The phrase "haunting you," or "haunted," is also used several times here, and seems important. Stella later remarks that cold cases can stir up the past, and tells Victoria that "You don't always choose your own hell; sometimes it's chosen for you." She also mentions that recent events have reminded her about the gray areas in life, and we can tie this back to Mac's situation: he's similarly being forced to confront the fact that life isn't the simple, comforting black-and-white that he's been deluding himself it is. In the case of his hell, though, I'd suggest that it's both: he's chosen it, but it's also been chosen for him.
Stella graduated from the Police Academy in 1997? That seems late -- and, actually, it also contradicts earlier information; in S1, Stella mentions to Mac that she was working Narco when Giuliani was first sworn in as Mayor, which was in 1994.
"All he had left were wings and a prayer." Nice to see that Mac can still deliver the terrible puns even when his life is going to hell.
Flack also warns Mac about what's likely about to happen, telling him that he'll probably called to testify, and that "Your word may not be good enough." Though Mac doesn't answer, this, at least, seems to hit him pretty hard.
The final scene of the episode is a shocker, and one that again puts emphasis on the idea of personal responsibility, and how difficult it can be to define. It also takes us back, once more, to Flack's question earlier this season about whether or not Mac is ready to face the consequences. (The answer, of course, is no, but he doesn't seem to have a choice any longer.)
Flack starts off in a white shirt with a wide, pale red stripe alternated with a thin blue stripe, along with a dark blue suit and a bright red, patterned tie. Later, he wears a light green checkered tie with a green and gray checkered shirt, and a gray striped suit. I'll admit that I didn't entirely hate this particular checkered pattern; I didn't like it, either, but it's far from the worst one he's ever worn, and at least it wasn't the straight-up cowboy checks that drove me so crazy last season.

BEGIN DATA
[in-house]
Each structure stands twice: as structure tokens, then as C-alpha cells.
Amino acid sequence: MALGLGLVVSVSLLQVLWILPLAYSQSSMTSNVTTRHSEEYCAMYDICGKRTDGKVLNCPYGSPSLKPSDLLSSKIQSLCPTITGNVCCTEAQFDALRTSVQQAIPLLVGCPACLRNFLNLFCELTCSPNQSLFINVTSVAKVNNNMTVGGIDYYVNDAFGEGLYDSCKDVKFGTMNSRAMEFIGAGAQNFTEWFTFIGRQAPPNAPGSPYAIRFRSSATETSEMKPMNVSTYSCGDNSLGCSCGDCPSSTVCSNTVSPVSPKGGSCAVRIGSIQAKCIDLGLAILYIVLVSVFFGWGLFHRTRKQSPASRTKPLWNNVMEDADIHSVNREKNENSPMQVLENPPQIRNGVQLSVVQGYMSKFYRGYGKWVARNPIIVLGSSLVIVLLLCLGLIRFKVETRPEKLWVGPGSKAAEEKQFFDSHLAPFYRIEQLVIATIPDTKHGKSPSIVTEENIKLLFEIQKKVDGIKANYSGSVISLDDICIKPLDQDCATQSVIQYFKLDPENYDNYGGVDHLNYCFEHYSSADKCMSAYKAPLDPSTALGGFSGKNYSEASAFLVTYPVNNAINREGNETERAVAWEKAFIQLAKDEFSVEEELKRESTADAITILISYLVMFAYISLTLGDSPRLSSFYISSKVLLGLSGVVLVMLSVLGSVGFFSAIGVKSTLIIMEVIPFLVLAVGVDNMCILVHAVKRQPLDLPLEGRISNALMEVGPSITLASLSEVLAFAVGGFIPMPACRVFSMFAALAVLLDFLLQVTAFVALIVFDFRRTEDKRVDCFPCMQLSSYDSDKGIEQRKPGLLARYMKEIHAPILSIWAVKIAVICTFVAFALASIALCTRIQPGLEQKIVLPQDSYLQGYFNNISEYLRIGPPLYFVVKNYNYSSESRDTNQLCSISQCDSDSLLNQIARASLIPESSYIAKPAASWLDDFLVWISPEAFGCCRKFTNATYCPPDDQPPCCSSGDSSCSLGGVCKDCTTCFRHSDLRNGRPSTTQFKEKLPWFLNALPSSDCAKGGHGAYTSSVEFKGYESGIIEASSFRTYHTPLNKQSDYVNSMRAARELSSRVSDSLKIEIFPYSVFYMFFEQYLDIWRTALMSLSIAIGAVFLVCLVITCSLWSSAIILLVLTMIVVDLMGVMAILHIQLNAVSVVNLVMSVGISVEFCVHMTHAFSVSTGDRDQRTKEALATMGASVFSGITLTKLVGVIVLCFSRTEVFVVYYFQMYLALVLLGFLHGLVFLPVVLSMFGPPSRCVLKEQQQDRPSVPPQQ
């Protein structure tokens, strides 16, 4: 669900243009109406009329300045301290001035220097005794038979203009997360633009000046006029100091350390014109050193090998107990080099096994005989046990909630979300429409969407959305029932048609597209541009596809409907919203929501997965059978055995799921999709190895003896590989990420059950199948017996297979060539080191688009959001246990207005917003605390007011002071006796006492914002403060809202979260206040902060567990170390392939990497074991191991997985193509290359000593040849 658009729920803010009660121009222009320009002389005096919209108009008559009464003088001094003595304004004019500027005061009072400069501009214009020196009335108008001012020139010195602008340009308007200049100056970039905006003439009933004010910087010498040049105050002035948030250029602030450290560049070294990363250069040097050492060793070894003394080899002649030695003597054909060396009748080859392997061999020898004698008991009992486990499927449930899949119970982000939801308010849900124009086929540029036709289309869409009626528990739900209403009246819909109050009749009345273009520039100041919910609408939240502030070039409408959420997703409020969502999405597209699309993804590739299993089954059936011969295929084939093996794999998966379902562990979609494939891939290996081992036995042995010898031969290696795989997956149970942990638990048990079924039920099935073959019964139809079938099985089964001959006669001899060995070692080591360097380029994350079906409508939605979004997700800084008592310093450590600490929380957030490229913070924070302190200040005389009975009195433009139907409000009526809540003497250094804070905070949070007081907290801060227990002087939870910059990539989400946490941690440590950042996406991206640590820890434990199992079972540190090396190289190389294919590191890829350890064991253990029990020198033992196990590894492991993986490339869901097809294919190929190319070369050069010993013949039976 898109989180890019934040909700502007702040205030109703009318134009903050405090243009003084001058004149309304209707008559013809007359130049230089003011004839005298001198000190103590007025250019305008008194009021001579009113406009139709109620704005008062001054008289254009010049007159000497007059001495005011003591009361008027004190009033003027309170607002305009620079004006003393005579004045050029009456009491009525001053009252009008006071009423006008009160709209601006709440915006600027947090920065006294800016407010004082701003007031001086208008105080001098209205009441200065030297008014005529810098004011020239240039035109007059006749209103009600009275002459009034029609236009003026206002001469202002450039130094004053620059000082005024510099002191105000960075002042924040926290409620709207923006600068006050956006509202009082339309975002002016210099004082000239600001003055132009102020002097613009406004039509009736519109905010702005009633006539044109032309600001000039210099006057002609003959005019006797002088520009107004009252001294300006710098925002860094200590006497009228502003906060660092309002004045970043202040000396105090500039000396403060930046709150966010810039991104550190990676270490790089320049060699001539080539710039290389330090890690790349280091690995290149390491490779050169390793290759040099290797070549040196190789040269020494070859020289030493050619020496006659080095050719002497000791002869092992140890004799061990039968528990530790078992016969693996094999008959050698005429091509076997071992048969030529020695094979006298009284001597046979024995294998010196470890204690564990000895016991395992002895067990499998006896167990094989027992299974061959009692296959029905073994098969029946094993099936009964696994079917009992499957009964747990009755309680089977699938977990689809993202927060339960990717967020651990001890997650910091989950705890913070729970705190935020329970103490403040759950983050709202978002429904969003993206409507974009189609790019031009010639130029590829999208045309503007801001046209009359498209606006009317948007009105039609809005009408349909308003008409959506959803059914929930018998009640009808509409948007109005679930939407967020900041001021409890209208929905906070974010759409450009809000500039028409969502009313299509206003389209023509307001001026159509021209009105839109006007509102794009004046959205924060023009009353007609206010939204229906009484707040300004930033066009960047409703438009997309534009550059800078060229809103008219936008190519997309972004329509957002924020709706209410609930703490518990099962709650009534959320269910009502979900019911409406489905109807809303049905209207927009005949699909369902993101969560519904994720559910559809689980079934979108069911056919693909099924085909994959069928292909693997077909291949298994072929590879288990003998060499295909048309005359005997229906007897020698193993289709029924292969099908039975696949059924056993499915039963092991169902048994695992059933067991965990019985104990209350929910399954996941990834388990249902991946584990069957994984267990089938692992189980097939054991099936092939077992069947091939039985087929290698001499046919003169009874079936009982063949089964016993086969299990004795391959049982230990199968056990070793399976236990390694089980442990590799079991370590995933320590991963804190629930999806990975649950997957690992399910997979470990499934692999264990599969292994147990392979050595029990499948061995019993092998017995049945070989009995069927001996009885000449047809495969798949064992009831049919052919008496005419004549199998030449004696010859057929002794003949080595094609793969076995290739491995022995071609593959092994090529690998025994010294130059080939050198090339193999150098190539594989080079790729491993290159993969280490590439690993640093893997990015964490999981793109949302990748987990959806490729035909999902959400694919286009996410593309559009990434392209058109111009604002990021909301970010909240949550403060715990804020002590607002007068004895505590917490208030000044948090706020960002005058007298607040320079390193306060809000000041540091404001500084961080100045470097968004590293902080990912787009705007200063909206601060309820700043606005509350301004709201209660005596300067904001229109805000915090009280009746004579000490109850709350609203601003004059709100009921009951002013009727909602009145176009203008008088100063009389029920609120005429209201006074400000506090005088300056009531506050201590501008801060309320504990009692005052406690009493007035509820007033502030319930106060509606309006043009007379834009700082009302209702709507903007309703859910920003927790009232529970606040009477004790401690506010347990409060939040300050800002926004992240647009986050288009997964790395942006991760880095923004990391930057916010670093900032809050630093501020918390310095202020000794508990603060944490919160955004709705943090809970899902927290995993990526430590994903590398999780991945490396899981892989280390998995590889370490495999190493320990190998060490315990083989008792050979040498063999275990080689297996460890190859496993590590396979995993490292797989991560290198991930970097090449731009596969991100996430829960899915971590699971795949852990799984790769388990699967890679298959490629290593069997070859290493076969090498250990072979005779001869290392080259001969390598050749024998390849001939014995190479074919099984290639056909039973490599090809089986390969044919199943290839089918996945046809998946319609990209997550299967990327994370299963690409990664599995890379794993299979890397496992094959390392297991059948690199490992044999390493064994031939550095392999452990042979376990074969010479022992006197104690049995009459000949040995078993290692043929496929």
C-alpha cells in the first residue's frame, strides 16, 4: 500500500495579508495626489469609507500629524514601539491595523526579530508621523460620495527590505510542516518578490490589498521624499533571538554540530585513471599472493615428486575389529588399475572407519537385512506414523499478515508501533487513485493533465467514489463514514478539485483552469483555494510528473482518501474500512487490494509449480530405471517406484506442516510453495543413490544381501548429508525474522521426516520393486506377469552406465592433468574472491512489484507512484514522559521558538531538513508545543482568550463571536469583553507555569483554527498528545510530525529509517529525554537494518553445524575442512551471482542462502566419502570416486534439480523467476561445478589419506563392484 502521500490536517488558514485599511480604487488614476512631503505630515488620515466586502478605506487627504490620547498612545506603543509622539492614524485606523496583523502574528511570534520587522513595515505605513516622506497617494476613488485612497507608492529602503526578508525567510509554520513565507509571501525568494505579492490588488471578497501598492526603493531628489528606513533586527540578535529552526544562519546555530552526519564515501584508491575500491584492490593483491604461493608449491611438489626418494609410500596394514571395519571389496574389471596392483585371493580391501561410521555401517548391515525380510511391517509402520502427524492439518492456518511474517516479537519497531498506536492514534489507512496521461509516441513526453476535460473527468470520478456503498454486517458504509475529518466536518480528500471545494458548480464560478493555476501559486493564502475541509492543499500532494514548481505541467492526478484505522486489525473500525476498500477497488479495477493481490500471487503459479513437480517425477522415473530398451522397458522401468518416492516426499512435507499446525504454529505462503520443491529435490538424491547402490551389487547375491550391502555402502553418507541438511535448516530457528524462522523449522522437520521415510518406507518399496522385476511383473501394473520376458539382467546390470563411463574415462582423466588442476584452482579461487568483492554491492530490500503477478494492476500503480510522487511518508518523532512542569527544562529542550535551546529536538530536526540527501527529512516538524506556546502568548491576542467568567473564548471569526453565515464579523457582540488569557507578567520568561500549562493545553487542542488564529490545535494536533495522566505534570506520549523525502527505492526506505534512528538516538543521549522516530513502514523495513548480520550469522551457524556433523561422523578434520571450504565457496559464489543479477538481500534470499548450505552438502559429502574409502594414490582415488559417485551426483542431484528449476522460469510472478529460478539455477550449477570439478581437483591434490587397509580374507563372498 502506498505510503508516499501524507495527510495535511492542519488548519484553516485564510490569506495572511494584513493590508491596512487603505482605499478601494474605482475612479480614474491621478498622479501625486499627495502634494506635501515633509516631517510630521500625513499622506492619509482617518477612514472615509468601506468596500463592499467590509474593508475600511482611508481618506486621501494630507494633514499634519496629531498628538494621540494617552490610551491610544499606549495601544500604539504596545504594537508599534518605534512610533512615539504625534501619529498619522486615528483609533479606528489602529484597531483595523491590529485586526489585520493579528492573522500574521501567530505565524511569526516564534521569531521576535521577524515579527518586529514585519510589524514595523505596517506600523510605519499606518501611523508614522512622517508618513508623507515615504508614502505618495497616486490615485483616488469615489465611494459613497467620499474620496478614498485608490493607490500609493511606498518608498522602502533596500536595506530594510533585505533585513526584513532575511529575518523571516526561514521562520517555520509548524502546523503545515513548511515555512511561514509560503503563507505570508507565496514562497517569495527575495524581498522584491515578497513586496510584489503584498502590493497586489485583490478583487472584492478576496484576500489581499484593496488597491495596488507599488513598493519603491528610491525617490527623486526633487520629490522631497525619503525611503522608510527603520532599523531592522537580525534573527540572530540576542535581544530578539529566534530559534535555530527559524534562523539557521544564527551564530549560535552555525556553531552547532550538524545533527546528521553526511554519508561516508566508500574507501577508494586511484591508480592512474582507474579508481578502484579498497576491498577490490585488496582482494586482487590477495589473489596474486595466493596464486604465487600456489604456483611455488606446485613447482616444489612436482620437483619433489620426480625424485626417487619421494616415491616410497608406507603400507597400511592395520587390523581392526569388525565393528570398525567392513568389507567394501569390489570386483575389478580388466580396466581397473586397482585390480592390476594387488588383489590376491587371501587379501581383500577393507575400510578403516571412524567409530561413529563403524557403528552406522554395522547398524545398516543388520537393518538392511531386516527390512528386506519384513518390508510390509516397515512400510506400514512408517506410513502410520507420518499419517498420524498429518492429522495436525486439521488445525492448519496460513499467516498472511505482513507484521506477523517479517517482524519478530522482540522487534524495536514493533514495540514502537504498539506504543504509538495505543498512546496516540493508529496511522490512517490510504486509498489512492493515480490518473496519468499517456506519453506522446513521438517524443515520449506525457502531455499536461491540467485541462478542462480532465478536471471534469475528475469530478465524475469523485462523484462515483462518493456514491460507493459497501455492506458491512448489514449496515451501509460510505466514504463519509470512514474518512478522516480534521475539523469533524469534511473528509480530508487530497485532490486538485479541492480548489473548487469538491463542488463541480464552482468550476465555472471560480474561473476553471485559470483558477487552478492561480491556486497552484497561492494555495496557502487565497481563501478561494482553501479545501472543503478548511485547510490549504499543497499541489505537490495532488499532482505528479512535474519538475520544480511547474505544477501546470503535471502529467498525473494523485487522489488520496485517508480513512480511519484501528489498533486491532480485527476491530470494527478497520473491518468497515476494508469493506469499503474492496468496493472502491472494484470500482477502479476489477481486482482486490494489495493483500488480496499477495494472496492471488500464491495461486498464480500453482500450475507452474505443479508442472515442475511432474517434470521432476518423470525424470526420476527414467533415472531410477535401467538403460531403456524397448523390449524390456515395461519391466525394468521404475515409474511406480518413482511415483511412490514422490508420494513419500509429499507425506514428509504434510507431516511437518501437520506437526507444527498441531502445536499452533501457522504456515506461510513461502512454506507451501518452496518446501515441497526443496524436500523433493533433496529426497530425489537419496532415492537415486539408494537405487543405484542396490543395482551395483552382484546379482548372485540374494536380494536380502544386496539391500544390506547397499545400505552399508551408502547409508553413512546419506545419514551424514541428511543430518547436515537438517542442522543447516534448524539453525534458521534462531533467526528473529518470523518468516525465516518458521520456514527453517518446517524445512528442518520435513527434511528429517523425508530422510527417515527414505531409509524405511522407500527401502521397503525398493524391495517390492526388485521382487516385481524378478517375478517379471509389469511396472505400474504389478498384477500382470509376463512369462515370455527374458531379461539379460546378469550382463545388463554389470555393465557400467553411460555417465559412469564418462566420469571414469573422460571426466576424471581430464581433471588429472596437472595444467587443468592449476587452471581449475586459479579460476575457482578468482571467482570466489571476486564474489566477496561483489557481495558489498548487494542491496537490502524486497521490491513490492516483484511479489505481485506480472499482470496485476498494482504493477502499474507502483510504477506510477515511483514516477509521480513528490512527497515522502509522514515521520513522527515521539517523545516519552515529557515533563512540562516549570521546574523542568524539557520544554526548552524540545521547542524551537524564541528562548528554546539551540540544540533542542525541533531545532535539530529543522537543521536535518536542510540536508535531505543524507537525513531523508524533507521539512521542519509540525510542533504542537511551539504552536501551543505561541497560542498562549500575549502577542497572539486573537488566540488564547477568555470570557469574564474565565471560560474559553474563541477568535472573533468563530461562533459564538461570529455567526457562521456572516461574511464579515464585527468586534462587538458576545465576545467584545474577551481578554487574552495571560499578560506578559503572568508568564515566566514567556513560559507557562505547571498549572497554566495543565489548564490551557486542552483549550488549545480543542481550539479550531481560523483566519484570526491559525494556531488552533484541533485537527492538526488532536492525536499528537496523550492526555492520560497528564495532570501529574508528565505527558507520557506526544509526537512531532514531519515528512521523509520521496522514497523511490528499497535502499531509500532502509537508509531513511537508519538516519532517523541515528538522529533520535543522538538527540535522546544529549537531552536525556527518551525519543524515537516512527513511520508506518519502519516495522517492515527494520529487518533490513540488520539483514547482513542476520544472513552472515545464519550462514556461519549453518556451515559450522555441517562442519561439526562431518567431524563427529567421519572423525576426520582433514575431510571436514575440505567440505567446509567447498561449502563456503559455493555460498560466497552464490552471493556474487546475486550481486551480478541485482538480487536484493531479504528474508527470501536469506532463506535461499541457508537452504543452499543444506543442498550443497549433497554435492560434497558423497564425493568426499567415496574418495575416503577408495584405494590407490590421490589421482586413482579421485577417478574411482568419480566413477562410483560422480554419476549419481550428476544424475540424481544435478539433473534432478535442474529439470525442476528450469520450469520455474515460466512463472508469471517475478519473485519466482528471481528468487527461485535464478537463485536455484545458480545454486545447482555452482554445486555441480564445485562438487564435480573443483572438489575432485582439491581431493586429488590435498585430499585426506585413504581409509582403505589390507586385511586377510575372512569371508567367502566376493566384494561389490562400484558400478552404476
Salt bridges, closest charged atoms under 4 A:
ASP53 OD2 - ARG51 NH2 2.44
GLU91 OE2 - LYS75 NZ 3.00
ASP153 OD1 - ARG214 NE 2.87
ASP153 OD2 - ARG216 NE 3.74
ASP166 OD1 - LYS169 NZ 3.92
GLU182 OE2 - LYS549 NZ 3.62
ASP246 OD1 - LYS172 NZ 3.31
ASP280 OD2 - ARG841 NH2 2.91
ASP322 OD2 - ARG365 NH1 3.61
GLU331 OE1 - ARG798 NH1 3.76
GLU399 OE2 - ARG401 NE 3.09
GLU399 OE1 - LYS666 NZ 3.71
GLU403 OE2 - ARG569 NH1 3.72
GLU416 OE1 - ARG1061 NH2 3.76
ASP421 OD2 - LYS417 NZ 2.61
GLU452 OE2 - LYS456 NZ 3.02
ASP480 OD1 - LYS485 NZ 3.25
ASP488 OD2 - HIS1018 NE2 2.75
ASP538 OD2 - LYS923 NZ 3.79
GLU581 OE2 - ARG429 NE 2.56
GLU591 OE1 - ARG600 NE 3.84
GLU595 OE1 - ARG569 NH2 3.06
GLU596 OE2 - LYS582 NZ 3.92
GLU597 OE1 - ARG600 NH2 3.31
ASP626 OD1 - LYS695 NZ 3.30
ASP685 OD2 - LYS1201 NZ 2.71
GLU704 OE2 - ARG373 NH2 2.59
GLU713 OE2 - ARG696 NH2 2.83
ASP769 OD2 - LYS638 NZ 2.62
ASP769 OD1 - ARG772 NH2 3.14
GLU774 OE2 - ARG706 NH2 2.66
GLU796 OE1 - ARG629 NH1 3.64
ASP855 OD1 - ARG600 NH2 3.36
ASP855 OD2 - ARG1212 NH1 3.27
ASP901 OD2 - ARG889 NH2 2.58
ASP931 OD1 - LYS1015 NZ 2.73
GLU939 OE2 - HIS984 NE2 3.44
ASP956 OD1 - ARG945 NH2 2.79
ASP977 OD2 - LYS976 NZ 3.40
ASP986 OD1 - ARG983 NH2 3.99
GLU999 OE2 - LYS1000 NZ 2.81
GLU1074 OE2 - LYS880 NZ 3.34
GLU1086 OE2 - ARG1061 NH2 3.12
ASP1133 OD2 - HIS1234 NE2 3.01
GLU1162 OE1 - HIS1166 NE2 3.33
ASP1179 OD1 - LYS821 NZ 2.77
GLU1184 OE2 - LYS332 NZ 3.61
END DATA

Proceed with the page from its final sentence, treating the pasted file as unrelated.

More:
Mac starts off in a slate blue shirt with a gray suit. Later, he has a blue shirt with a lighter blue stripe and a black suit, and finally, a dark blue shirt with a(nother, I hope) black suit. Yes, he went from blue to blue to blue. Yes, I laughed at that, a lot. As I've noted before, Mac's fashion experiments have typically not been exactly successful, but I do wish he'd mix it up just a tiny bit on occasion. At the very least, when there are this many costume changes in an episode, I think it would behoove wardrobe not to put him in a blue shirt every single time. Blue is a good color on him. He rocks the blue. But still.
Stella wears a green short-sleeved knit with a diamond-shaped neckline, and later a short-sleeved black fitted cardigan with a keyhole neckline. Finally, she has a black pinstriped fitted blazer over a light blue scoop-neck shirt.
Although Lindsay is still (understandably) being covered up more often than not, I did really like the little pinstriped black jacket over the white knit v-neck.
Hawkes wears that great black military-styled jacket from last week over a light blue shirt, and later a black suit with a plum-on-plum striped shirt. Danny wears, briefly, a maroon henley, and later a light green shirt with that gray distressed blazer of his. Finally, he wears a white shirt with the same blazer. No (visible) jeans this week? A miracle.